remains, and thereafter respondent Turner In the matter of the estate of William A.
was appointed guardian of his estate. The Miller, deceased. From an order, an appeal
present action was commenced on May 15, is taken. Affirmed.
1906, some three years after the son was

Will H. Fouts and G. W. Jewett, for apadjudged insane. Although this copartner

Although this copartner. | pellant. J. J. Godman, for respondents. ship existed for a period of about 20 years before the son became insane, if it existed at RUDKIX, J. This is an appeal from an all, yet there is not a particle of direct testi- order establishing a nuncupative will and mony tending to show the formation or exist

admitting the same to probate. Upon the ence of such a partnership. There is testi- hearing of the petition for probate, the court mony tending to show that the mother ad- found “that the instrument filed herein and vanced money for the original purchase of the alleged to be the will of said Miller is not business; that she took a general interest in the entire or all the will made by him as the conduct of the business and superin- shown from the evidence taken herein," and tended the smoking of fish; that she receired granted "leave to reduce or have reduced to no salary or wages for her services; that writing and file herein the nuncupative will she drew considerable sums from the busi- of said William A. Miller, as shown from the ness for household expenses, and was au- evidence to have been made by him, and upon thorized so to do; and that after the forma- the filing of the same such proceedings be tion of the corporation such suns were charg- had as the law mar warrant in the premises." ed to the personal account of the son. But Thereafter the will, was shown from the eviall these facts are just as consistent with dence to have been made,” was reduced to the relation of mother and son as with that writing and filed with the clerk, whereupon of copartnership, or even more so. The gen

the court entered an order establishing the eral statements of witnesses to the effect that will and admitting the same to probate. the appellant had an interest in the business, The appellant seems to contend that, as or at least appeared to have, are entitled to soon as it appeared that the entire will of but little weight, in view of all the circum- the testator was not in form and substance stances and the admitted relationship of the

as reduced to writing and set forth in the parties. Had this partnership existed for a petition for probate, the court had no alterperiod of 20 years, we cannot escape the con- native but to dismiss the petition. This conclusion that some more definite trace of its

tention is unsound. In the exercise of a existence could be found than is disclosed by

sound discretion, the court might well perthis record.

mit the alleged will and its records to be The findings of the court below are in

amended to conform to the facts proved, and accordance with out own views of the testi

such discretion was properly exercised in mony, and the judgment is therefore affirmed.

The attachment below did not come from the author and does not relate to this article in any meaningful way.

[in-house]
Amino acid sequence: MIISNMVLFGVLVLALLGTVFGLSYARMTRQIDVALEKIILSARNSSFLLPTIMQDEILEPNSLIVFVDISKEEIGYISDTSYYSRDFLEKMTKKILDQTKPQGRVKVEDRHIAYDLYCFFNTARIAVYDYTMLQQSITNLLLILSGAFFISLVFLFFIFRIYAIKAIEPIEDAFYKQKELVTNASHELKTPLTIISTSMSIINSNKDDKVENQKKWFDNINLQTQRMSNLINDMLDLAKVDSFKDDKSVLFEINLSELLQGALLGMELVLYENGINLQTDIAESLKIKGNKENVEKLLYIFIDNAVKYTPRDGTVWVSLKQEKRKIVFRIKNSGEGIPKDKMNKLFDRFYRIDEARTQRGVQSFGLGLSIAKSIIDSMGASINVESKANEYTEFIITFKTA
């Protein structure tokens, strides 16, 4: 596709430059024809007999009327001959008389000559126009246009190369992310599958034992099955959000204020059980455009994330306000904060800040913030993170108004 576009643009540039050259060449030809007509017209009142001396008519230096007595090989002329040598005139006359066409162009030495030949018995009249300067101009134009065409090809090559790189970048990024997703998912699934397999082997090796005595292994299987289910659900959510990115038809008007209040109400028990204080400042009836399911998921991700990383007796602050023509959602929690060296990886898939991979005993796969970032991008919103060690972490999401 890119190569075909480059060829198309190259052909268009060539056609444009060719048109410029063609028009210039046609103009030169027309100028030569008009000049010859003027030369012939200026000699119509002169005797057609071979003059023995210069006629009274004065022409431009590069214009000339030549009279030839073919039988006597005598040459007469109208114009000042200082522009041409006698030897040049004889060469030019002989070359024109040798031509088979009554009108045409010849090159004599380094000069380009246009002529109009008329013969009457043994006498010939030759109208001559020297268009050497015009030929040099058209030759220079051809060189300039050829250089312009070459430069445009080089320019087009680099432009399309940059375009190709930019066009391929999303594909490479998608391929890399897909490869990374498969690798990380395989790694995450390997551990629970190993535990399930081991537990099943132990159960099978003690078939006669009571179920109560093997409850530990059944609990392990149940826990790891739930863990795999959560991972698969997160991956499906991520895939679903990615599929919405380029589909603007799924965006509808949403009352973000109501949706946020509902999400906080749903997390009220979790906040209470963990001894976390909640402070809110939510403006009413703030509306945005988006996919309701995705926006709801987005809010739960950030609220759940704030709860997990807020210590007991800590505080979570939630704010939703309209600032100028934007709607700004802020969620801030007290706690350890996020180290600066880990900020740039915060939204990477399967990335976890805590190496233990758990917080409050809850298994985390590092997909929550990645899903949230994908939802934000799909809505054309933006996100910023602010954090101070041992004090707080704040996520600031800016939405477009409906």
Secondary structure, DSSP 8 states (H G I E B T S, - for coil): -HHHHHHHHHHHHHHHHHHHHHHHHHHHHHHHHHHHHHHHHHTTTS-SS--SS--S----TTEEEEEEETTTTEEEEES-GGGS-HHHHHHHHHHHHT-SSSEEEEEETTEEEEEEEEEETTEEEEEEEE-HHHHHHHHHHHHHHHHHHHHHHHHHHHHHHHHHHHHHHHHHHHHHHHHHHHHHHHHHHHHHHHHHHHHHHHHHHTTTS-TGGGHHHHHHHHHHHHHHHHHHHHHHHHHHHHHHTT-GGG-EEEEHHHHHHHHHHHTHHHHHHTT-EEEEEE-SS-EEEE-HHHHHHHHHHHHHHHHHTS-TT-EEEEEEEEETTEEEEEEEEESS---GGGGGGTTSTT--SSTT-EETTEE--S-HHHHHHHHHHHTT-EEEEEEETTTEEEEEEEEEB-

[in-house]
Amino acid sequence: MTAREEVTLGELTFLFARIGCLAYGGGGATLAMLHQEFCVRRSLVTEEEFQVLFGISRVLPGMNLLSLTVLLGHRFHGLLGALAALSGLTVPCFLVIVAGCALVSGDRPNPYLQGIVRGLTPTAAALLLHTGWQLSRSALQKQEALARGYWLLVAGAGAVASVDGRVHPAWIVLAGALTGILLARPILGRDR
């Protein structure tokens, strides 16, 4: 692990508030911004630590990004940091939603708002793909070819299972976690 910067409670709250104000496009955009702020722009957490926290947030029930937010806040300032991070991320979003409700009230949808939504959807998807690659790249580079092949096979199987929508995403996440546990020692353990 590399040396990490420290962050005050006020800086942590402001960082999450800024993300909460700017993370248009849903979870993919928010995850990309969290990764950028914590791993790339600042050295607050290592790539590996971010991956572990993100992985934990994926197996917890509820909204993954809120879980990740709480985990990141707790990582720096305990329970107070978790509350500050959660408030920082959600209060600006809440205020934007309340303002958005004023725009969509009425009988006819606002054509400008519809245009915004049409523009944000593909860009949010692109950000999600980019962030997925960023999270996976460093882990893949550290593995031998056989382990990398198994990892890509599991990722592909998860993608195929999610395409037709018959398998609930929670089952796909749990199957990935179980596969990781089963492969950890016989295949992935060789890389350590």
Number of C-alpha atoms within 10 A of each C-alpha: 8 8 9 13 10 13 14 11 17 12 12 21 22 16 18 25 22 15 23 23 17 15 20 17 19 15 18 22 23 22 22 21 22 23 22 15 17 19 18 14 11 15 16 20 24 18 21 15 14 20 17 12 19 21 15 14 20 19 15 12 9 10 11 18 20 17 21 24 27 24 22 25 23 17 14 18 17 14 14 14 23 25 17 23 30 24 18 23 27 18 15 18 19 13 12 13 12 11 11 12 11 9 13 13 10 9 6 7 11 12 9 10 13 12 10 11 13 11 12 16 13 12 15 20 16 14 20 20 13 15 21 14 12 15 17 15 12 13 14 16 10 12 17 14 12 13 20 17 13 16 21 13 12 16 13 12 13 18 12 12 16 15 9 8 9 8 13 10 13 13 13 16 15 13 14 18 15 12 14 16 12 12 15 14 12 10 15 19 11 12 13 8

this case. Again, it is contended that the eridence failed to show either the animus

testandi or the animus nuncupandi, or that HADLEY, C. J., and FULLERTON, CROW, the testator called upon any person present DUNBAR, and ROOT, JJ., concur.

to bear witness that such was his will. Without discussing the testimony in detail,

we think it clearly appears that the testatur (47 Wash. 253)

was strongly impressed with the probability In re MILLER'S ESTATE,

of impending death; that he intended to make (Supreme Court of Washington. Oct. 8, 1907.) a will, and that his word should stand as 1. WILLS-PROBATE-AMENDMENT.

his will; and that he called upon those The court need not dismiss a petition for present to bear witness that such was his probate of a will on its appearing that the en- will, or to that effect, as our statute protire will of testator is not in form and substance

as reduced to writing and set forth in the peti-
tion, but in its sound discretion may allow the

It is next contended that the will was not will and its records to be amended to conform to made "at the time of the last sickness" of the facts proved.

the testator. Ballinger's Ann. Codes & St. 2. SAME - NOSCUPATIVE WILL “TIME OF $ 465. This presents the most serious ques. LAST SICKNESS." A nuncupative will is made "at the time

tion in the case. In the leading American of the last sickness," as required by Ballinger's

case construing the term "last sickness," Ann. Corles & St. $ 460.), though not made when in statutes of wills, the opinion. was written testator is in extremis, or overtaken by sudden

br Chancellor Kent. Prince v. Hazelton, 20 ani violent sickness, and has not time or opportunity to make a written will, where made

Johns. (X. Y.) 502, 11 Am. Dec. 307. It was when the last sickness has so progressed that there held by a divided court that the term testator expects (leath, and is liable to die at last sickness" means where the testator is any time, and in view of, and as preparatory to, in extremis, or overtaken by sudden and viosuch result, which followed, he made the verbal will, and this without regard to his opportunity

lent sickness, and has not time or opportunithen or afterwards to make a written will. ty to make a written will. This construc[Ed. Wote.-For cases in point, see Cent. Dig.

tion of the statute has been adopted and fol. vol. 49, Wills, $ 3.72.]

| lowed in Georgia, Maryland, Mississippi,